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Monica Trinidad

Chicago, IL, United States

Monica Trinidad (they/she) is a queer Latine visual artist and cultural strategist working at the intersections of art and social change. A lifelong Chicagoan, Monica has created zines, graphics, mixed media posters, and other visual art highlighting youth-led and intersectional grassroots organizing work in Chicago and nationally. Her creative practice invites individuals to reimagine a better and more just world centered around experimentation, interdependence, abundance over scarcity, process over product, and following the guidance and leadership of directly-impacted communities. In addition to their work at Justseeds, Monica is a founding member of Brown and Proud Press and For the People Artists Collective, two Chicago-based collectives experimenting with the power of cultural organizing, storytelling, and dominant narrative disruption. Monica also launched the Lit Review Podcast with Assata’s Daughter’s co-founder Page May as a supplemental political education resource geared towards organizers and activists. Monica holds a Bachelor's Degree in Gender and Women’s Studies from the University of Illinois at Chicago, where she was awarded the Civic Engagement, Community Service, and Community Organizing (CESCO) award. Her visual art has been exhibited at the National Museum of Mexican Art, DuSable Museum, the Jane Addams Hull-House Museum, Hairpin Arts Center, and Sullivan Galleries, and her work has been covered in Hyperallergic, NewCity, Art21, Chicago Reader, Chicago Tribune, and other additional local media. Monica was named one of Windy City Times’ 30 Under 30 and honored by Women and Femmes to Celebrate in 2015, a community-gifted honor started by Project NIA and given to inspiring organizers and carried forward by past honorees. When Monica isn’t making visual art in collaboration with organizations, curating a new art poster series, or creating spaces for artists to network and support each other, she’s running communications for Third Wave Fund, a by-and-for national community fund resourcing gender justice movements with rapid response and multi-year financial support. You can find Monica’s most notable visual artwork on the cover of Mariame Kaba's New York Times bestseller We Do This Til We Free Us: Abolitionist Organizing and Transforming Justice, available everywhere books are sold—buy local!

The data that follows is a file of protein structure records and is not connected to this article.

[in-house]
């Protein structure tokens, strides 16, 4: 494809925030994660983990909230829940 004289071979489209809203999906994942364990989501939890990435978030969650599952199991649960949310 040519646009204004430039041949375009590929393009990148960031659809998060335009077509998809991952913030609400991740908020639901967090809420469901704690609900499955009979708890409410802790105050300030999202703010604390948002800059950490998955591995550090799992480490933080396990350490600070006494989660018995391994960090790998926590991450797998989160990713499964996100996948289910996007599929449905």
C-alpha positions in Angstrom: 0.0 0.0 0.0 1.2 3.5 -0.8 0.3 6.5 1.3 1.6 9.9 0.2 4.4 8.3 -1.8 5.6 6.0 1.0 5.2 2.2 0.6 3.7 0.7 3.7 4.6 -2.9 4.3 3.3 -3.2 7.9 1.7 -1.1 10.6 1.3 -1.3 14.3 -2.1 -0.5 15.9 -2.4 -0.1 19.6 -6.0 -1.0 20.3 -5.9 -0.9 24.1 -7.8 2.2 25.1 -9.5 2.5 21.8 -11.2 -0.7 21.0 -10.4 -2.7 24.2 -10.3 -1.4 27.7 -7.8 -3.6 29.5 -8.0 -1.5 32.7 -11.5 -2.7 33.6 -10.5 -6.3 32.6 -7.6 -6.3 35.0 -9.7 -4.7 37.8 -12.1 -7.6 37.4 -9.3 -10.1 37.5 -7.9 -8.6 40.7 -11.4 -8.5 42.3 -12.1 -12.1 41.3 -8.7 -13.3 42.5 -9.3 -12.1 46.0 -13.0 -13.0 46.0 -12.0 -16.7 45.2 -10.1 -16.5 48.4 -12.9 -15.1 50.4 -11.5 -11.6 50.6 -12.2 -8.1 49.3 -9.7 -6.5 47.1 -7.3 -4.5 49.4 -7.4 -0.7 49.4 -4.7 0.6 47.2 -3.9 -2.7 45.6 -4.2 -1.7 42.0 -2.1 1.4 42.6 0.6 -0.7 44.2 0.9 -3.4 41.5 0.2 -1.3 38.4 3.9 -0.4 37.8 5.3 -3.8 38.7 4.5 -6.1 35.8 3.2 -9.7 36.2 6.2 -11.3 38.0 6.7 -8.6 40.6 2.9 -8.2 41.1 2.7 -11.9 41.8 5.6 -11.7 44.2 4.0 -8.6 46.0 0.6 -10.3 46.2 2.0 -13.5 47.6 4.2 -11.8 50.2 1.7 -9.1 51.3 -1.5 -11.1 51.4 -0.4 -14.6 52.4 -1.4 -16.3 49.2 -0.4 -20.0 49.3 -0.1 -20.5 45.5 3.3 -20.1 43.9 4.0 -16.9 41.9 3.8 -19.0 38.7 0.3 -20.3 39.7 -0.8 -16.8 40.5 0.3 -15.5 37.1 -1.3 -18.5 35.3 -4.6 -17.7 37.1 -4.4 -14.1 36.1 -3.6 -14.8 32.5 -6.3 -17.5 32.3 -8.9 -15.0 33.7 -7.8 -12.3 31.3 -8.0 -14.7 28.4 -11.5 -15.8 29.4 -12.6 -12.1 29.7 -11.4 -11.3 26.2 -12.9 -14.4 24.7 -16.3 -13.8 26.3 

Other Media

Delayed Justice in Illinois

Delayed Justice in Illinois

March 3, 2023

This is Part 3 of a 4-part blog and poster series in support of the Pretrial Fairness Act in Illinois. In case you missed the others, here’s Part 1 ,…